I have had numerous requests for a tutorial that shows how to tether or attach a camera in Lightroom. This video shows you exactly how to do it.
What is tethering? Tethering is attaching your camera directly to to your computer using a cable. The advantage of this is the ability to see the Photographs on a larger screen while shooting.
If you just look at the screen at the back of your camera, you can’t even tell if things are really in focus without zooming in. When you tether your camera, you can see each image nice and large as you shoot. This gives you the flexibility to flip the screen around, so your model can see what’s happening. Seeing the photos onscreen can give the model more confidence, and also let them see what is working and what isn’t as far as their poses.
When I shoot, I use my Canon 5D Mk3. I most commonly use a 50mm prime lens for my portrait work. I steer away from wider lenses as I hate the distorted look where everything loses its shape around the edge of the image. I also don’t like it when you get close to a model with a wider than 35mm and their noses become huge, or they steal Jay Leno’s chin. I find that 50mm is a good length that doesn’t distort the image.
Bang for the buck, I love my little Canon 50mm f1.4. It wasn’t too expensive and it has a very sharp image compared to a zoom lens. To buy a zoom that goes down to 1.4 would be very expensive. It’s also very light weight.
I shoot tethered to my Macbook pro. I have a tether tools, Aero table which sits on top of a tripod. You can angle the screen to face you and it also comes with a strap that keep the computer from slipping off the surface. I use a long USB cable that goes from my camera to the computer. I use tether tools jerk stoppers, that prevent the cable coming out when you step on the cable (happens a lot more than you would think).
I love this little setup and always use this configuration when in the studio. In order to get my photographs to appar on my computer screen I go through Lightroom. You set up lightroom to start a tethered capture and it just starts working without any configuration (as long as you have a supported Canon or Nikon camera). For now, these are the only 2 brands that are supported. Make sure you download the latest Lightroom update to ensure it works on the newer cameras).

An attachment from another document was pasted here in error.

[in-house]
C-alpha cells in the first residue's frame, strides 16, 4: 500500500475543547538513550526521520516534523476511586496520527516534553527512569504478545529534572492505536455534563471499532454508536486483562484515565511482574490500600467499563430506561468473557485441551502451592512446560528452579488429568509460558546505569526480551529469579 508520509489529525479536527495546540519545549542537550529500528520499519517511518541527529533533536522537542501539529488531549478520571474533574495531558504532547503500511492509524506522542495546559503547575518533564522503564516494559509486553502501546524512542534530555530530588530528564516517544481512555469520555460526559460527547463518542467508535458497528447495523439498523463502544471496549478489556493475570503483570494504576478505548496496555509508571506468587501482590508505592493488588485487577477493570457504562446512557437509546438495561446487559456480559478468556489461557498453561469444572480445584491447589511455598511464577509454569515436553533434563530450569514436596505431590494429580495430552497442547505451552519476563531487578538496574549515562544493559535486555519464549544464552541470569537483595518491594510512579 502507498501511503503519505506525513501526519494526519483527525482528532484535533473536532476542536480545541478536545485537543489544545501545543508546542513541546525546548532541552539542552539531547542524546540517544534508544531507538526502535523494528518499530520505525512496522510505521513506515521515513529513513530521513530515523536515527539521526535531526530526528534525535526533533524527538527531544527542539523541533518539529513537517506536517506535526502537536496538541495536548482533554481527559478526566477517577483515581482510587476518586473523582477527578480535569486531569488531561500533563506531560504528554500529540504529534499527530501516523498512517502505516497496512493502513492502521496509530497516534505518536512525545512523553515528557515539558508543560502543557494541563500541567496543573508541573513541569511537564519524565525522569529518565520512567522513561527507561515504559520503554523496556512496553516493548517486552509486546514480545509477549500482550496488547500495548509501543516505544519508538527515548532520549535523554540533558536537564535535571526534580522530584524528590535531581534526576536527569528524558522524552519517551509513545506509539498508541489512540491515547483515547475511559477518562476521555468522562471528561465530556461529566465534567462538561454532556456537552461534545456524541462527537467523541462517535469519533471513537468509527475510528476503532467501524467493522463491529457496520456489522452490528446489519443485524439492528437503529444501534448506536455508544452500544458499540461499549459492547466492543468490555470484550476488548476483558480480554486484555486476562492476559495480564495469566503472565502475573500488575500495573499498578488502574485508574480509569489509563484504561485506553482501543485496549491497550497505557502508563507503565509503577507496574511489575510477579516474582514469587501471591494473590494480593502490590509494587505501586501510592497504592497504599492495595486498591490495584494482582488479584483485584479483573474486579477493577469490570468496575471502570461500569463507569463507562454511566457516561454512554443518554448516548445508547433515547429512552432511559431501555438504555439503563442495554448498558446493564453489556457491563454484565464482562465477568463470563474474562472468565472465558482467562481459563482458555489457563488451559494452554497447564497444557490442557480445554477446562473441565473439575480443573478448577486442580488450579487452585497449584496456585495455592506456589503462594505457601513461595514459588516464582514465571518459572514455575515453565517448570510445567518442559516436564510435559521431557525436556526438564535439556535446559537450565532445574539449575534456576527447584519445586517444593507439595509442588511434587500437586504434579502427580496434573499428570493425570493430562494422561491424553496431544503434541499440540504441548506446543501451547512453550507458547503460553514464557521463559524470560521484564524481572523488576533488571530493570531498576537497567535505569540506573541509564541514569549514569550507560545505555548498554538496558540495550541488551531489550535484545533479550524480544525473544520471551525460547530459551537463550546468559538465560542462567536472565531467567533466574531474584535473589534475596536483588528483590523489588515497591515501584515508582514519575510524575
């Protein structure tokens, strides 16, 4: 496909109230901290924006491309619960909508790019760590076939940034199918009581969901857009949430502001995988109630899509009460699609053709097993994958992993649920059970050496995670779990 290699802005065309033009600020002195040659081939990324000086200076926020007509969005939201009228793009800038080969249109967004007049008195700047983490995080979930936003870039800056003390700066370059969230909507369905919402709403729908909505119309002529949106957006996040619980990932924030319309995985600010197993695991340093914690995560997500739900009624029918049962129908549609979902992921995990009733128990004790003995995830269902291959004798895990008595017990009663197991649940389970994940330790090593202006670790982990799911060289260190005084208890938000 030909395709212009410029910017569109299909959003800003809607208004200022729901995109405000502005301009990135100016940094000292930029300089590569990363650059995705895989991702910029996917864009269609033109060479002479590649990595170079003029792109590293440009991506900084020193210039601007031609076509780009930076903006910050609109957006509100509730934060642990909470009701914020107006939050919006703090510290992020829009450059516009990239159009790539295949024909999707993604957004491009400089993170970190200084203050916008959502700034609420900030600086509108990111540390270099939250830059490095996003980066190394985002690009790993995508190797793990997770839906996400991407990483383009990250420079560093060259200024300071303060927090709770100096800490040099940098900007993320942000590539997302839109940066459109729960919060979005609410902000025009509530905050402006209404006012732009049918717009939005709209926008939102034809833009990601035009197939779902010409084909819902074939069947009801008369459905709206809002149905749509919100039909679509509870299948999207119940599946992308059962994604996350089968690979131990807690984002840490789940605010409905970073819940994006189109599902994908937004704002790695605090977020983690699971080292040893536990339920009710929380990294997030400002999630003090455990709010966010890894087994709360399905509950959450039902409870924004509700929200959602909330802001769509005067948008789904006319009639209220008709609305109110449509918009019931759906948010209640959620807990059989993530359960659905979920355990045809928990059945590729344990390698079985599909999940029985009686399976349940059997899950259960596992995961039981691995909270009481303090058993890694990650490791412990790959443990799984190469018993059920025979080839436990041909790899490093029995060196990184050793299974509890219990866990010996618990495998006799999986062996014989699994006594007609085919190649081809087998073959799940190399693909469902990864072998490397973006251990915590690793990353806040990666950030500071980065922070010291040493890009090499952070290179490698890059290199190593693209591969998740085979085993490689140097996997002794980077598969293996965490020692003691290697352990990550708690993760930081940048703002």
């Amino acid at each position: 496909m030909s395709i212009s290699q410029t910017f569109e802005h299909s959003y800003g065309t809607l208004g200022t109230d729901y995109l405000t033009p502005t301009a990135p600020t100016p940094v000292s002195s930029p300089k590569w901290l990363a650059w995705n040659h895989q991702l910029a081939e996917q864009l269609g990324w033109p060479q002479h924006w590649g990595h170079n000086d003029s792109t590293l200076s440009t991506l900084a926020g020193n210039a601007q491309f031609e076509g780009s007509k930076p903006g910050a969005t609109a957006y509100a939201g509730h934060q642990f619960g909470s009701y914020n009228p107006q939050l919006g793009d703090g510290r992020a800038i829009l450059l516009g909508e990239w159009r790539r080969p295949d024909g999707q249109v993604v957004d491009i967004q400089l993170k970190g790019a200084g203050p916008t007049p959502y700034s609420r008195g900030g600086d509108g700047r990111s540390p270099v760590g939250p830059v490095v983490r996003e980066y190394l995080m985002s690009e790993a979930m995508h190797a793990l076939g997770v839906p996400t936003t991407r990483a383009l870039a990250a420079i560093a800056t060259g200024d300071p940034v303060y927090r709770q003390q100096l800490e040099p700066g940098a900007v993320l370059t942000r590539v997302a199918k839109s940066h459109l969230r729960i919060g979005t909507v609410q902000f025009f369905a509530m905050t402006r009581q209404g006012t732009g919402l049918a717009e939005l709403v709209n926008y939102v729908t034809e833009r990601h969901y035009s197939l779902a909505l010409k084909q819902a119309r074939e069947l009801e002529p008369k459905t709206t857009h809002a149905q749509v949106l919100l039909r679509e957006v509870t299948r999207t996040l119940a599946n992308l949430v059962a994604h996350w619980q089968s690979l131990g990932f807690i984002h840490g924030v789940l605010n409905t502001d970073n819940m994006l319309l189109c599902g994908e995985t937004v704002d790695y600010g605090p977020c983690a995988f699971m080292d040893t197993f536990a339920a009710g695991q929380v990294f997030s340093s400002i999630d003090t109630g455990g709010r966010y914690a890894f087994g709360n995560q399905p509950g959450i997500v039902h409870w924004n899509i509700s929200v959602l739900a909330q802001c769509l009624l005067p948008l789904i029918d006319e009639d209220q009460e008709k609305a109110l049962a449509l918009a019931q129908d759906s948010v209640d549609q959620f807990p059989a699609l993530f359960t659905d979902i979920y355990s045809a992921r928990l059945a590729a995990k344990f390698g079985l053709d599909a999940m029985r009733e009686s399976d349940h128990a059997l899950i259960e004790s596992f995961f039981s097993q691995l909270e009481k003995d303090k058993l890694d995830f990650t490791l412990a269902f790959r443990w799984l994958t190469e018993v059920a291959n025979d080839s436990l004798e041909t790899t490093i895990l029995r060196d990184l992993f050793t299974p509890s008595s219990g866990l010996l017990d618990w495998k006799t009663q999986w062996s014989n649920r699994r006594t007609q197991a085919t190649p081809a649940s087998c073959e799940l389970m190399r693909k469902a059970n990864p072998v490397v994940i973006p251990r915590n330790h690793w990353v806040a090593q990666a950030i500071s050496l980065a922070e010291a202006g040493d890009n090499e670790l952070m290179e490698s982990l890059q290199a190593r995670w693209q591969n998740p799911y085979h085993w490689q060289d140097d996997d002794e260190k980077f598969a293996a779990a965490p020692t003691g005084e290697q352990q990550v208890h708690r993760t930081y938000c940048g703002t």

When you shoot with a tethered setup, the photo is still written to your card in your camera. It is also transferred down the cable and ingested into Lightroom. A copy is stored on your computer or attached external drive (you choose the location before shooting). Because of this redundancy, if you accidentally pull the cable out while shooting, the Photographs will still be in your camera on the card.
One of the caveats is speed. When shooting tethered, things can run a little slower than what you are used to. Under normal circumstances, this isn’t a huge deal. However if you are shooting rapidly, the buffer can fill up and you have to wait for Lightroom to catch up from time to time. If I get into a really good rhythm with my model an this happens, I just rip out the cable and keep shooting, because this on-set magic is more important to me and sometime hard to recreate this kind of chemistry with the model.
When tethering breaks because of a bug or the cable came out, you can’t just plug back in and keep shooting. You need to plug in and then restart the tethered capture. It doesn’t take long, but it has to be that sequence.
You don’t have to restart Lightroom or your computer.
I hope these little tips helped you out and don’t forget to watch the video to see how to do it. For more inDepth Lightroom learning, check out my in depth Lightroom CC training video.
All the CS6 information and more is available as a PDF magazine called the CS6 Superguide. If you’re on our list, you will receive it free by email as soon as it’s available. If not, sign up now and get the CS6 Superguide for free. Or click the image below.
in this free Lightroom tutorial learn how to stitch a panoramic photograph in Lightroom 6 / Lightroom CC. Merge photos...
This is how you get the 3D look using channels. By creating a bump map and transfering it to an...